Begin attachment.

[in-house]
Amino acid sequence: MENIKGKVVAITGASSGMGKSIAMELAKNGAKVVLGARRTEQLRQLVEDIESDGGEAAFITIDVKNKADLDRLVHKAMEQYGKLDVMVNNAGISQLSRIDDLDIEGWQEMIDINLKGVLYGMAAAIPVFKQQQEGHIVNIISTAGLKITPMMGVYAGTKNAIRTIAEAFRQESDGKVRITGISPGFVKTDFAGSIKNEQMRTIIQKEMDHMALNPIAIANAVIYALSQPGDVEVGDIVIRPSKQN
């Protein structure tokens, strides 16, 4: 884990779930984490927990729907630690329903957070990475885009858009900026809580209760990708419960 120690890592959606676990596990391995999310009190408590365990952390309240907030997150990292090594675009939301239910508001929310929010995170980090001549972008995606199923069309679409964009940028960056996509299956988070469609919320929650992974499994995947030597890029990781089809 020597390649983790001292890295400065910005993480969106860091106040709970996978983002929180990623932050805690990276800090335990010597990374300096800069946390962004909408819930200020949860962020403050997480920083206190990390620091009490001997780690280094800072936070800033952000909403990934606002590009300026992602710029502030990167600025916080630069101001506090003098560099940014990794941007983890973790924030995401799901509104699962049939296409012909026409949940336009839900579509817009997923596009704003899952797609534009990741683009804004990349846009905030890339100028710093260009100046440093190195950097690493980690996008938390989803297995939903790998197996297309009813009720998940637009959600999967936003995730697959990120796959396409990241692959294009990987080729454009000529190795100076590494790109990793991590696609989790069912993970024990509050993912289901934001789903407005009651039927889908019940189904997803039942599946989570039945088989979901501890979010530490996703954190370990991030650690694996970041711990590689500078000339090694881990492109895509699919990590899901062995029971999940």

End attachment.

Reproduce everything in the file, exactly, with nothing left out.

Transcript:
[in-house]
Amino acid sequence: MENIKGKVVAITGASSGMGKSIAMELAKNGAKVVLGARRTEQLRQLVEDIESDGGEAAFITIDVKNKADLDRLVHKAMEQYGKLDVMVNNAGISQLSRIDDLDIEGWQEMIDINLKGVLYGMAAAIPVFKQQQEGHIVNIISTAGLKITPMMGVYAGTKNAIRTIAEAFRQESDGKVRITGISPGFVKTDFAGSIKNEQMRTIIQKEMDHMALNPIAIANAVIYALSQPGDVEVGDIVIRPSKQN
């Protein structure tokens, strides 16, 4: 884990779930984490927990729907630690329903957070990475885009858009900026809580209760990708419960 120690890592959606676990596990391995999310009190408590365990952390309240907030997150990292090594675009939301239910508001929310929010995170980090001549972008995606199923069309679409964009940028960056996509299956988070469609919320929650992974499994995947030597890029990781089809 020597390649983790001292890295400065910005993480969106860091106040709970996978983002929180990623932050805690990276800090335990010597990374300096800069946390962004909408819930200020949860962020403050997480920083206190990390620091009490001997780690280094800072936070800033952000909403990934606002590009300026992602710029502030990167600025916080630069101001506090003098560099940014990794941007983890973790924030995401799901509104699962049939296409012909026409949940336009839900579509817009997923596009704003899952797609534009990741683009804004990349846009905030890339100028710093260009100046440093190195950097690493980690996008938390989803297995939903790998197996297309009813009720998940637009959600999967936003995730697959990120796959396409990241692959294009990987080729454009000529190795100076590494790109990793991590696609989790069912993970024990509050993912289901934001789903407005009651039927889908019940189904997803039942599946989570039945088989979901501890979010530490996703954190370990991030650690694996970041711990590689500078000339090694881990492109895509699919990590899901062995029971999940």